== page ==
Top 30 trends for 2007: Do you buy it?

Top 30 trends for 2007: Do you buy it?

Summary: CIO Insight is out with its top 30 IT trends for 2007 and if nothing else the list is worth discussing. CIO Insight compiled its 13 surveys it did in 2006 to project its categories.


CIO Insight is out with its top 30 IT trends for 2007 and if nothing else the list is worth discussing.

CIO Insight compiled its 13 surveys it did in 2006 to project its categories. While the list is a bit hard to navigate the slides are informative. A few items that stick out in the trends, which are in no particular order.

--CIO Insight No. 5: Companies put their mounds of data to work. My take: Corporations have more data than they can possibly digest. And why not? It costs little to be a pack rat and hoard information that may be useful down the road. Perhaps companies will make good use of their data, but the bigger story may be the security angle. The more data you keep the more vulnerable you are to a hacker.

--No. 7. CIOs strive to be strategic. My take: I wish these poor folks would get strategic already so I won't have to hear about how they are working so diligently be aligned with business needs. Get there already, it's been a decade!

--No. 9. CIO pay will keep rising. My take: Jury is out on this one. The number of CIOs that make the ranks of being the highest paid executives at companies has been roughly flat for the last five years. For those wondering who makes the most see this list.

--No. 11. CIOs struggle to find business savvy-technologists. My take: Your best IT certification has three letters--MBA.

--No. 14. Offshoring shifts from India. My take: Highly likely. For starters, Indian outsourcers are coming to the U.S. to win over big clients. Meanwhile, India is being India-ed by China and eastern Europe. Couple the management headaches for some and you'd be better off "offshoring" to some place like Canada or Arkansas.

--No. 16. Demonstrating ROI will remain a struggle. My take: No kidding. Want to turn a vendor pale? Ask a rep for some hard numbers on returns.

--No. 18. Security concerns turn users away from Windows. My take: Vista's early days on the security front are going to be crucial for this trend. I still say switching headaches outweigh security concerns--unless you've been hacked of course.

--No. 20. Compliance achieves what government intended. My take: Who knew the Feds wanted an unemployment rate of nil for auditors, consultants and lawyers. From what I can tell that has been the biggest side effect of the regulation morass.

--No. 25. IT reluctantly embraces Web 2.0. My take: It's quite possible. I do wish the corporate types would hurry up though so we can examine more nuts and bolts and less breathless startup hype.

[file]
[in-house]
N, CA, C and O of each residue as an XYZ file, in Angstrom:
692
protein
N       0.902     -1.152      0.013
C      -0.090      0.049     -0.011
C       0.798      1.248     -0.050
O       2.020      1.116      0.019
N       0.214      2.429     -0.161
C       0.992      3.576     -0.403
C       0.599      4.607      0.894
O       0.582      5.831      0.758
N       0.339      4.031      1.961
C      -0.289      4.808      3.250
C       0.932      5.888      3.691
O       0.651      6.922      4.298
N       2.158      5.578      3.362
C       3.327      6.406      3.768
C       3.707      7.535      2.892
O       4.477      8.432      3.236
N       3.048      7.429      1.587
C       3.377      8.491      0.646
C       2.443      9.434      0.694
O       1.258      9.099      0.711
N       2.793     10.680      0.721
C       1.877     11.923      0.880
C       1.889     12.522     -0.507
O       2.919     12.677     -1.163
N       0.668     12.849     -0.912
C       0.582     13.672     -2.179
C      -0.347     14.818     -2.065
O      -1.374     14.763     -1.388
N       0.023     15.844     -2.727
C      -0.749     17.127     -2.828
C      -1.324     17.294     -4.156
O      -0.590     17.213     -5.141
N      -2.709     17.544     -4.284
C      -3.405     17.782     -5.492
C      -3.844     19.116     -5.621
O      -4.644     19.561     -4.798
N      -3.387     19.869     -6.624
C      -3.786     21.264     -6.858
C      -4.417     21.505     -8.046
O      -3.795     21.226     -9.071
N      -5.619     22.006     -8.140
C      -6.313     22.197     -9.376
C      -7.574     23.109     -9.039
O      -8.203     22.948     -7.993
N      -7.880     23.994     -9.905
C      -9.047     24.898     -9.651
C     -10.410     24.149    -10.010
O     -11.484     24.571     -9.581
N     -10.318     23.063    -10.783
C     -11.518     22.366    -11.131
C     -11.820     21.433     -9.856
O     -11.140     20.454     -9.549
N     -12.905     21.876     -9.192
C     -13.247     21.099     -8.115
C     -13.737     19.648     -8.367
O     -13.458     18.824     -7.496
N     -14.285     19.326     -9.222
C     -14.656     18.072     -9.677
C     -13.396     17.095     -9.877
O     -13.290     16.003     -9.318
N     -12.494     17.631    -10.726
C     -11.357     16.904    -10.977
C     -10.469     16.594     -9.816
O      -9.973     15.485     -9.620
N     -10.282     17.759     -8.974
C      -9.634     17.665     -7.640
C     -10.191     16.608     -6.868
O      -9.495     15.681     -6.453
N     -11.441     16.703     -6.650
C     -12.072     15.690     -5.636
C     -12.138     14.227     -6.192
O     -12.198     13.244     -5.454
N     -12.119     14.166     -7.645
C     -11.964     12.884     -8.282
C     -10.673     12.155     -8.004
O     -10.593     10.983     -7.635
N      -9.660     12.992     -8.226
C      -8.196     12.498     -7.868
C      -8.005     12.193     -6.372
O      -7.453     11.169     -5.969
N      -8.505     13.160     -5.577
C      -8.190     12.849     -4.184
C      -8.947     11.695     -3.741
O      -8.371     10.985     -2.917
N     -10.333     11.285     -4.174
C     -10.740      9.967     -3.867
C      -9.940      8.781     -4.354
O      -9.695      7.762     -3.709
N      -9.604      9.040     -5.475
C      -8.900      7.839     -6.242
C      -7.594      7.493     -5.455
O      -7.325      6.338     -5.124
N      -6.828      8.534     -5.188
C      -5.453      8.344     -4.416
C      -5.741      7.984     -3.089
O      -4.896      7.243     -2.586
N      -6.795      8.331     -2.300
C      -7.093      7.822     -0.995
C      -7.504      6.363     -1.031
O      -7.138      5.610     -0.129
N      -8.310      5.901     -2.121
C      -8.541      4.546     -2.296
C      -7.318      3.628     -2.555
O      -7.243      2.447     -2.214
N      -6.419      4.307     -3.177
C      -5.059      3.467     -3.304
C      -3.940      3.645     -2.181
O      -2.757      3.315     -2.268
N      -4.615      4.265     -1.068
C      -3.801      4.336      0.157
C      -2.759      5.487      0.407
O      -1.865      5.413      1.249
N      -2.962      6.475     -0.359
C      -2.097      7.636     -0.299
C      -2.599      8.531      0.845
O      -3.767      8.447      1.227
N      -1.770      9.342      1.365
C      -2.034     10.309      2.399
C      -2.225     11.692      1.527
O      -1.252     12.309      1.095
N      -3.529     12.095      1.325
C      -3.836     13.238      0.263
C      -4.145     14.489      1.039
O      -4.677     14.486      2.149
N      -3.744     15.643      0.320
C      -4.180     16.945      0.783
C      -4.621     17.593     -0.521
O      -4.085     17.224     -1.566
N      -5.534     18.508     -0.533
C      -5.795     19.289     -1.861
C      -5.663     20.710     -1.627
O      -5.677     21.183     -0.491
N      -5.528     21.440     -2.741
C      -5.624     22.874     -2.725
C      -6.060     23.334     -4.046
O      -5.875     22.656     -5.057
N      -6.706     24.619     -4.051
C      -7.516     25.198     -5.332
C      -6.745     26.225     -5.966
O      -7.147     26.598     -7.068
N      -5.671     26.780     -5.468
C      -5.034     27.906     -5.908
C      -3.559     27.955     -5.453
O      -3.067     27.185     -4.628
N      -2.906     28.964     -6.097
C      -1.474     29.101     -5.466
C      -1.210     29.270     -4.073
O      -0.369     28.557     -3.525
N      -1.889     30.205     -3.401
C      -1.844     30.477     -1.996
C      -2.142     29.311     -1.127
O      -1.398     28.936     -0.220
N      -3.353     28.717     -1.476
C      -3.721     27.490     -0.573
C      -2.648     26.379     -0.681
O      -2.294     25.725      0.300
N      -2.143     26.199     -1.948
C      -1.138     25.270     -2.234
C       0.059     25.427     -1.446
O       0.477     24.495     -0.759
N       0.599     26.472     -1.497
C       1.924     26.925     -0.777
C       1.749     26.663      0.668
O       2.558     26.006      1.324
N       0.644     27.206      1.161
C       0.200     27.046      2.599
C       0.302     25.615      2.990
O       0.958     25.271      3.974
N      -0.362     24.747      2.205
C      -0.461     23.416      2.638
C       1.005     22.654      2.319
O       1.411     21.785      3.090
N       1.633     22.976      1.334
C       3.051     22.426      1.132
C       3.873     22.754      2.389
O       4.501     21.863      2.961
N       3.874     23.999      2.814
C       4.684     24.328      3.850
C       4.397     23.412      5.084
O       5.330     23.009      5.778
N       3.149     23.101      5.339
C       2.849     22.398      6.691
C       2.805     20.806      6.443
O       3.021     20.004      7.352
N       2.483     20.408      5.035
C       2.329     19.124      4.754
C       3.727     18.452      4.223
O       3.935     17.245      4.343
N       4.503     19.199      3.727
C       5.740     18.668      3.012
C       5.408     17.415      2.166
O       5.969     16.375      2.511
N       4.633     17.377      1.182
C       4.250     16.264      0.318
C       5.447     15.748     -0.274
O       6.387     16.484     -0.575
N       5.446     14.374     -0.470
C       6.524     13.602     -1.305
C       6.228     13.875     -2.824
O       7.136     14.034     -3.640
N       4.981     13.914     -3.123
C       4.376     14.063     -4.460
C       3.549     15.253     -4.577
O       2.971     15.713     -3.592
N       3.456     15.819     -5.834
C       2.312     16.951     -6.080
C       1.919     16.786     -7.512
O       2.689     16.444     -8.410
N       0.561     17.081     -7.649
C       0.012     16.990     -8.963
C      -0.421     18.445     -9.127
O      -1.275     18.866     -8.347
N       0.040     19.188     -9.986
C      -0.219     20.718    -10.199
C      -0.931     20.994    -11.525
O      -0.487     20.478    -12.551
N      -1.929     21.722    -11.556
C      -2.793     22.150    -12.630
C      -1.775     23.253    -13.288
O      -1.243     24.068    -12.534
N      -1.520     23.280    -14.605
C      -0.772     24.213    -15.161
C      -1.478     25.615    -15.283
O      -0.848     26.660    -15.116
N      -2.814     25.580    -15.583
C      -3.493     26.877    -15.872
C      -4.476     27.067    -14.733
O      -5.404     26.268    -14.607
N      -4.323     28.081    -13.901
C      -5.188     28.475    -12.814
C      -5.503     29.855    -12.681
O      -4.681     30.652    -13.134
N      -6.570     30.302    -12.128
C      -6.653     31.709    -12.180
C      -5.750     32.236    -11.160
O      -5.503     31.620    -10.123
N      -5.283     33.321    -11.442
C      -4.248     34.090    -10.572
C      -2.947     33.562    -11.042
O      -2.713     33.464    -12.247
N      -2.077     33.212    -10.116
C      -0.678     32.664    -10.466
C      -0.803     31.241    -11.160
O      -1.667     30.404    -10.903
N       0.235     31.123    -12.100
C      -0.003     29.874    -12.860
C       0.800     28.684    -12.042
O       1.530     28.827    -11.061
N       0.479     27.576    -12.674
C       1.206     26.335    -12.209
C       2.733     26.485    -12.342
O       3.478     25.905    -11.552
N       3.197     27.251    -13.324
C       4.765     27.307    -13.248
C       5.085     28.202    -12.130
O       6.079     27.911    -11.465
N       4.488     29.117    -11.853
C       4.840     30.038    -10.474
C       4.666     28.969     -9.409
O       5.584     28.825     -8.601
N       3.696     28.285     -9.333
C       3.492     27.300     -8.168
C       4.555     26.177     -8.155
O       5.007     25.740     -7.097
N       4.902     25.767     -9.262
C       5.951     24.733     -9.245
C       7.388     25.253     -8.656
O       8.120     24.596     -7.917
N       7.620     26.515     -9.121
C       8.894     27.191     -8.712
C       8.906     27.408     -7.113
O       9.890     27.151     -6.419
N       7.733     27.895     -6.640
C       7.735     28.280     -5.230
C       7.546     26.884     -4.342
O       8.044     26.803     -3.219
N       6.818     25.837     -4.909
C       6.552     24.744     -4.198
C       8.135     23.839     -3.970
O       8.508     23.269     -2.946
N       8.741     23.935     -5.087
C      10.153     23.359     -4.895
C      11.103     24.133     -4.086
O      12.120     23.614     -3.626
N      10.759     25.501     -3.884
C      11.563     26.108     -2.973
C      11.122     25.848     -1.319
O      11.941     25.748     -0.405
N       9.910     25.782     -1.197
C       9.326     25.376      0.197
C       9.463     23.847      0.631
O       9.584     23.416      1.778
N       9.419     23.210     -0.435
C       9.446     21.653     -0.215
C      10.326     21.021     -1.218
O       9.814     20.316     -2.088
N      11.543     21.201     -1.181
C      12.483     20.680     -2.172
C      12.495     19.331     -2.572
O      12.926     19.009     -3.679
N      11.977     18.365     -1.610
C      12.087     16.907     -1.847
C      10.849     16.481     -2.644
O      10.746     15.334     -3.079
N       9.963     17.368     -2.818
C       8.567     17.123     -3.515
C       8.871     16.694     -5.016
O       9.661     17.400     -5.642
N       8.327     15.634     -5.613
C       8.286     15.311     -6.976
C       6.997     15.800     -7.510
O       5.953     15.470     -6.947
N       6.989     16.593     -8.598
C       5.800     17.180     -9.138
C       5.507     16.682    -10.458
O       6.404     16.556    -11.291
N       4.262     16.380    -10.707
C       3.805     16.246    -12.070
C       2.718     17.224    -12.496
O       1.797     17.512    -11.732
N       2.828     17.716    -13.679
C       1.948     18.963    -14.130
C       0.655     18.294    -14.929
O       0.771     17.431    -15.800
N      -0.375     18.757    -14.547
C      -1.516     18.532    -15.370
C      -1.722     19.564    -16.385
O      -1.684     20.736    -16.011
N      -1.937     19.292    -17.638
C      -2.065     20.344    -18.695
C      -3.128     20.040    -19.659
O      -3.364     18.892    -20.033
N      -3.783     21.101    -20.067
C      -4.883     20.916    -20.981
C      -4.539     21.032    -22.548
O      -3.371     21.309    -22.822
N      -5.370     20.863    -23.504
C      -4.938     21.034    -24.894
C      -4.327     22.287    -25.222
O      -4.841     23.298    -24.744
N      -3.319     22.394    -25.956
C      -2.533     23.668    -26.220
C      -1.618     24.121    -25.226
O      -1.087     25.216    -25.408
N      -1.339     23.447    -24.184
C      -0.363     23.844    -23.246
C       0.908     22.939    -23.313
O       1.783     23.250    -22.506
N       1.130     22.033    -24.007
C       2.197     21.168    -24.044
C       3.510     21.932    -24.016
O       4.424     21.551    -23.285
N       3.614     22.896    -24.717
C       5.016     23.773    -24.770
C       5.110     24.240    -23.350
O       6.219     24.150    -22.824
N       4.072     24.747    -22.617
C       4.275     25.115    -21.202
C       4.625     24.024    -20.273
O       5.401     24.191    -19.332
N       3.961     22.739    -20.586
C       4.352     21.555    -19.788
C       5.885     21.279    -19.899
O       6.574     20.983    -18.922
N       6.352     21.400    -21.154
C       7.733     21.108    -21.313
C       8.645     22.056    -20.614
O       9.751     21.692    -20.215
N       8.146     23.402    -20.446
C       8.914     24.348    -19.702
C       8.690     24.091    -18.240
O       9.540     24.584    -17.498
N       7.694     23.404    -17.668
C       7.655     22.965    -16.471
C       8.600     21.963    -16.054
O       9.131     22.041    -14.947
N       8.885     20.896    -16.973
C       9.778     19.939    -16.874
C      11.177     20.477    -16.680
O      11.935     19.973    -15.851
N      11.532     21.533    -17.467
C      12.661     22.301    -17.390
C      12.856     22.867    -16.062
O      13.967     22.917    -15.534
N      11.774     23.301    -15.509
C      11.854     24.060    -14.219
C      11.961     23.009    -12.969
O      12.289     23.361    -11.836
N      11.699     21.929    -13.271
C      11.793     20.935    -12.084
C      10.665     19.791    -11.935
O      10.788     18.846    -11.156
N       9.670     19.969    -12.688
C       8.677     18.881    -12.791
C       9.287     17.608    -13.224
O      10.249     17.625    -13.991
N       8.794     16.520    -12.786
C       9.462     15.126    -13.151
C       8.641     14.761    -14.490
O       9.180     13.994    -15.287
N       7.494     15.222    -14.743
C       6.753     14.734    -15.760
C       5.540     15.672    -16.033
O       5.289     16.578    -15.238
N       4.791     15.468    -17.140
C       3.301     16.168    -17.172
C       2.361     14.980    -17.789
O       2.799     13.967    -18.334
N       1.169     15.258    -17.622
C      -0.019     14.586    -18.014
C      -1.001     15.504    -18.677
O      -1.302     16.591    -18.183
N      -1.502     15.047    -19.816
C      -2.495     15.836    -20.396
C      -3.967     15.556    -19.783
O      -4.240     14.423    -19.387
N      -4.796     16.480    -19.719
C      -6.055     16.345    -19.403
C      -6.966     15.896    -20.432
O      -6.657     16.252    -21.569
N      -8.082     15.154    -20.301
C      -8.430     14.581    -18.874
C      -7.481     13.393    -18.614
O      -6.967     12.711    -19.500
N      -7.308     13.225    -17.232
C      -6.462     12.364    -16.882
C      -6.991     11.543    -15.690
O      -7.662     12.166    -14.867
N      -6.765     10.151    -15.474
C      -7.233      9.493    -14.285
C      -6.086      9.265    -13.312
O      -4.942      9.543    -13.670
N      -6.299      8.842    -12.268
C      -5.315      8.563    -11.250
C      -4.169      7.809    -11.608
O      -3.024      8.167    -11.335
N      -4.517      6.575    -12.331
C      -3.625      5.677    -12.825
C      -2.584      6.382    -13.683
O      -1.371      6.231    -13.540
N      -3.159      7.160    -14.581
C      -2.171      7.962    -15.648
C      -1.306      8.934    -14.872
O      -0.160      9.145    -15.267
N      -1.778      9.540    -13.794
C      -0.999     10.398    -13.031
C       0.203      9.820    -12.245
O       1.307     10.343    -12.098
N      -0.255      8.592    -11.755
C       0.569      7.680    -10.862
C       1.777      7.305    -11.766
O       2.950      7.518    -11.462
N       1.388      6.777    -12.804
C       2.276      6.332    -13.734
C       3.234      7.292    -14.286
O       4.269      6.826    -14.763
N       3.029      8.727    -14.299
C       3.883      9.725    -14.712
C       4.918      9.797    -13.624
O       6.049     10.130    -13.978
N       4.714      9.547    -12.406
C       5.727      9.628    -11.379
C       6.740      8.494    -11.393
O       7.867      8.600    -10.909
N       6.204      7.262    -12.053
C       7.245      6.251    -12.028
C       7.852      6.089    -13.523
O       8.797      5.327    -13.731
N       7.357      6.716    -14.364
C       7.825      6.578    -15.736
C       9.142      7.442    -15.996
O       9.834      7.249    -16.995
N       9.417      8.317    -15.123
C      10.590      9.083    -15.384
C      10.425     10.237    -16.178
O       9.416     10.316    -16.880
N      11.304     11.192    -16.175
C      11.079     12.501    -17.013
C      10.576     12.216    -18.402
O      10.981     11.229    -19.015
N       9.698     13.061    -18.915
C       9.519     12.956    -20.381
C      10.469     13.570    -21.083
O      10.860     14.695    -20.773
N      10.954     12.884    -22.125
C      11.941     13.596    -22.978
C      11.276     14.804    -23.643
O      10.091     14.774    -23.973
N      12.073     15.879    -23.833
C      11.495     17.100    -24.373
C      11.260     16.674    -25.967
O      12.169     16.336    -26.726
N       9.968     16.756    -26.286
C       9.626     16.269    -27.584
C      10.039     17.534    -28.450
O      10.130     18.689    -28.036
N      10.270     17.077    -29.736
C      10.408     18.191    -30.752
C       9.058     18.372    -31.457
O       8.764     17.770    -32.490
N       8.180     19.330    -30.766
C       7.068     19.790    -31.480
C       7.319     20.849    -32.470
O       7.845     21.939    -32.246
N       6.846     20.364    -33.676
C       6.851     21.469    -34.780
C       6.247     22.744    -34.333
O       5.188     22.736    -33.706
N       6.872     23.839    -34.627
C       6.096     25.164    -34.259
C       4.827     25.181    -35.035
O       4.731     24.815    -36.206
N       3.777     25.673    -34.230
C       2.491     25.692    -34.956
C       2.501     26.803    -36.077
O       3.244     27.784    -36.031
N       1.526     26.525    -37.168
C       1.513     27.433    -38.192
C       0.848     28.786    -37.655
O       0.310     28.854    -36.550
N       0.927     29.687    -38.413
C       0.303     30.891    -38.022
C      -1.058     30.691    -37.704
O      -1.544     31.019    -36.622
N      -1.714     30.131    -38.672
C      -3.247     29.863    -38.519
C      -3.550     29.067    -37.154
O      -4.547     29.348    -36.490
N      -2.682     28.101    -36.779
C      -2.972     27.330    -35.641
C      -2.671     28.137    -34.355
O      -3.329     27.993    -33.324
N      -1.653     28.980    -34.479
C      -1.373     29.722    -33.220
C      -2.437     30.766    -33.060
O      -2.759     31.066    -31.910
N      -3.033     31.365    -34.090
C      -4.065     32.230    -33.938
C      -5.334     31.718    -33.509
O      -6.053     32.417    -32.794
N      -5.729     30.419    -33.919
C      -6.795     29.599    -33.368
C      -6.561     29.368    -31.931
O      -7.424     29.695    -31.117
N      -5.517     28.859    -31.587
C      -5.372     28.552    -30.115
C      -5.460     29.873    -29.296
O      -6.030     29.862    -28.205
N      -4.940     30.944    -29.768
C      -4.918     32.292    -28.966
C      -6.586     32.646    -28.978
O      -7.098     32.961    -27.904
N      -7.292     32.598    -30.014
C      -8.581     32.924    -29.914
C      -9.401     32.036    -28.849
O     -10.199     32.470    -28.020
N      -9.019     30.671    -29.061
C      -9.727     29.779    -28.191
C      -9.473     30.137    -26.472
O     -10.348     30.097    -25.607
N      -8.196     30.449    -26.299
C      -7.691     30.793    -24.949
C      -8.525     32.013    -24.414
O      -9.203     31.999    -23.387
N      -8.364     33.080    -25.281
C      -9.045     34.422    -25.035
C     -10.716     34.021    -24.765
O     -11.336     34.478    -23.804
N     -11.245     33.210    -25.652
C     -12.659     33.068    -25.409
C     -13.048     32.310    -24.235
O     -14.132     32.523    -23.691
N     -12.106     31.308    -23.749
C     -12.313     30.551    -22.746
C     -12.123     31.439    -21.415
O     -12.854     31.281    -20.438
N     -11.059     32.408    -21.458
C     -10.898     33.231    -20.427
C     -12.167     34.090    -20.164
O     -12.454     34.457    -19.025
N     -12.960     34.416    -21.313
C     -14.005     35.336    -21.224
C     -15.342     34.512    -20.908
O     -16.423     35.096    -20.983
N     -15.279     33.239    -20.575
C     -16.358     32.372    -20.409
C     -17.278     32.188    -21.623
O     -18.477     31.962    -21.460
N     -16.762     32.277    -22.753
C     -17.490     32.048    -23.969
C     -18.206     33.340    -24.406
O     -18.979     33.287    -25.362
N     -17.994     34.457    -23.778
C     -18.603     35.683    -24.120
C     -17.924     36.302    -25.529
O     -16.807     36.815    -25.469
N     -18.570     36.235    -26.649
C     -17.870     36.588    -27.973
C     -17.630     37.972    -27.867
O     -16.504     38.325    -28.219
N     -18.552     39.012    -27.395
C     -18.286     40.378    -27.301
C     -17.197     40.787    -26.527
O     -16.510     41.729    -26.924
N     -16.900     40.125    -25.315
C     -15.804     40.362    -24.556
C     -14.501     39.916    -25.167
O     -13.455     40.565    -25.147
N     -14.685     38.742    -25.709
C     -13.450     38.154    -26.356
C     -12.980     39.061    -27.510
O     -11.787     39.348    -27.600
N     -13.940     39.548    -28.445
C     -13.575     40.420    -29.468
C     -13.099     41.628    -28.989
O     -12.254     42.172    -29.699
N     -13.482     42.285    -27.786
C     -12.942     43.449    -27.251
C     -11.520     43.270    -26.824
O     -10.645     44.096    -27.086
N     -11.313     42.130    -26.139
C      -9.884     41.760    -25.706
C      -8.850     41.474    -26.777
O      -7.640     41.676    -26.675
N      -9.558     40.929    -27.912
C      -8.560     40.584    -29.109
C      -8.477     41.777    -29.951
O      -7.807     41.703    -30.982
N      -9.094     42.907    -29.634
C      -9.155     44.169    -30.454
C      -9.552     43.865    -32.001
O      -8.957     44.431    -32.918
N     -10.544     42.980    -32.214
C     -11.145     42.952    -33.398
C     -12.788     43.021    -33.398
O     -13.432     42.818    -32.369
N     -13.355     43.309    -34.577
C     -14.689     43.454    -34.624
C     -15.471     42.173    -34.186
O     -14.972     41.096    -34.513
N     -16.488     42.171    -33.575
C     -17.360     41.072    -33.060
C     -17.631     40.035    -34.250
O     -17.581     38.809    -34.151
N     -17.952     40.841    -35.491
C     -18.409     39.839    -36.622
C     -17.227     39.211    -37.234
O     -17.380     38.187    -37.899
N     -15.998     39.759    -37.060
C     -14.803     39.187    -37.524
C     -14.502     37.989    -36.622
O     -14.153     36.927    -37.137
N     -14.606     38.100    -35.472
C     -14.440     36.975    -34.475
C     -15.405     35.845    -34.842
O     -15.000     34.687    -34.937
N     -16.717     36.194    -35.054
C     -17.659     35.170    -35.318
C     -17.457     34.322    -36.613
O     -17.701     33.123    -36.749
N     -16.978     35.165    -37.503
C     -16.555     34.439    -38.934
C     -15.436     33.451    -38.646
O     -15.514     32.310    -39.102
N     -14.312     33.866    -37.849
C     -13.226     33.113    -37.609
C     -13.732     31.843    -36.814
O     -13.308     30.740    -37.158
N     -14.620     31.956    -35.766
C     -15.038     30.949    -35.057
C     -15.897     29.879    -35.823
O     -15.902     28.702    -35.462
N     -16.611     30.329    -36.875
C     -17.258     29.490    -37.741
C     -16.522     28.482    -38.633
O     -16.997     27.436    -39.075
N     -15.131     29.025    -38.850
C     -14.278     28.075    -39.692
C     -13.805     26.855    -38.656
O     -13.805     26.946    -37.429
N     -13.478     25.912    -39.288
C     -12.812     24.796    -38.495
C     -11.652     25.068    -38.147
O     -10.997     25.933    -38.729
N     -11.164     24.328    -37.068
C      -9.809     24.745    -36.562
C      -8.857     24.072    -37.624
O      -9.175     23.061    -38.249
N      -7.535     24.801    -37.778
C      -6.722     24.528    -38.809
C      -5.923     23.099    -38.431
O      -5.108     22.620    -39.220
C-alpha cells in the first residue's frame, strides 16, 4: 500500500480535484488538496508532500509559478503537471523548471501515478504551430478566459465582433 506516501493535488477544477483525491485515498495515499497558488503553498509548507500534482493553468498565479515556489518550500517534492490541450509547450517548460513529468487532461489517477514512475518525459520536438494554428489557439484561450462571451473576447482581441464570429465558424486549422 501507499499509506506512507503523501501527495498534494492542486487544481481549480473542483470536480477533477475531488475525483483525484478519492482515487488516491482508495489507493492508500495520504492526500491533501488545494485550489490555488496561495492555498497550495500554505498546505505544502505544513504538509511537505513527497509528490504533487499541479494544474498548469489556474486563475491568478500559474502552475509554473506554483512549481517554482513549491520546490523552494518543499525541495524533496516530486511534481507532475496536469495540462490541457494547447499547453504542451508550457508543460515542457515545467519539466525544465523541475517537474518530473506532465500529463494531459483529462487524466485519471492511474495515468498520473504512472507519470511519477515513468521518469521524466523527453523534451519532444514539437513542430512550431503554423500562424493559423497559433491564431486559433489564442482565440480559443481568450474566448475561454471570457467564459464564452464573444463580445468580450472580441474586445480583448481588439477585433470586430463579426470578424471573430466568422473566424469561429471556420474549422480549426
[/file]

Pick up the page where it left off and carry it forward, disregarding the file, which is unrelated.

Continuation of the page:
--No. 29. IT organizations start going green. My take: The jury is out. Oil is well below peak levels and that means the utility bills to keep that data center humming may also decline. Less of a financial hit equals fewer worries about being green.

--No. 30. Dissatisfaction with vendors is on the rise. My take: When were techies really in love with their vendors?

Topic: India

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  • New trends.

    IT runs on internet time, unquestionably. Many of those trends have been newly discovered and made top priorities every time one looks.

    And IT can change rapidly.
    The leader with an MBA is one more way to make certain the section responds to the employer now that it's a cost center.
    Nostalgia for the time of control over users has been reluctantly sacrificed... in an annual ritual that never ceases to attract a large crowd of sceptics.
    Anton Philidor
  • Your best IT certification has three letters?MBA.

    Good joke!
    • Sadly, there might be some truth to it.

      Technical people of all shapes and sizes are at risk in today's environment (ain't no such thing as being "irreplacable" anymore), but business folks seem to avoid outsourcing or contracting out their own.
  • As usual

    The MBA at the top of the IT tree makes all of the key technical decisions, leaving the business process details to the gang with pocket protectors.
    Yagotta B. Kidding
    • This year...

      ... he'll hand out Christmas-time envelopes to the pocket protector brigade, which they'll open and discover Vista Home Premium coupons.

      He'll arrive the next day expecting to bask.
      Anton Philidor
      • How did you know?

        ... that I was referring to Mike Cox?
        Yagotta B. Kidding
      • You are forgetting

        that he forced all of them to buy PCs with payroll loans to get those coupons, though!
  • Sadly, the real insight here . . .

    is that CIO's don't have any real insight into what's going wrong with their field and with their businesses.

    Your best tech guy is not a MBA, it is an experienced tech who can *communicate* effectively with a MBA.

    I've been there many times and I've seen it done right ... and I've seen it done wrong.

    Most tech projects fail at delivering what business needs because they don't understand what the business needs -- just as the business doesn't understand tech's capabilities and limitations. A flawed business process with human workarounds does *not* profit by automation, it remains just as flawed and the humans still have to work around it.

    The two *must* ( make that MUST! ) communicate clearly in order to allow IT projects to succeed. This is true however small or however large the project may be.

    Proper communication, constant throughout the process for requirements gathering right through to final pass off, is the difference between a failed and a successful project.

    Nothing else is as critical as communication -- for the MBA, for the Tech, and for the business.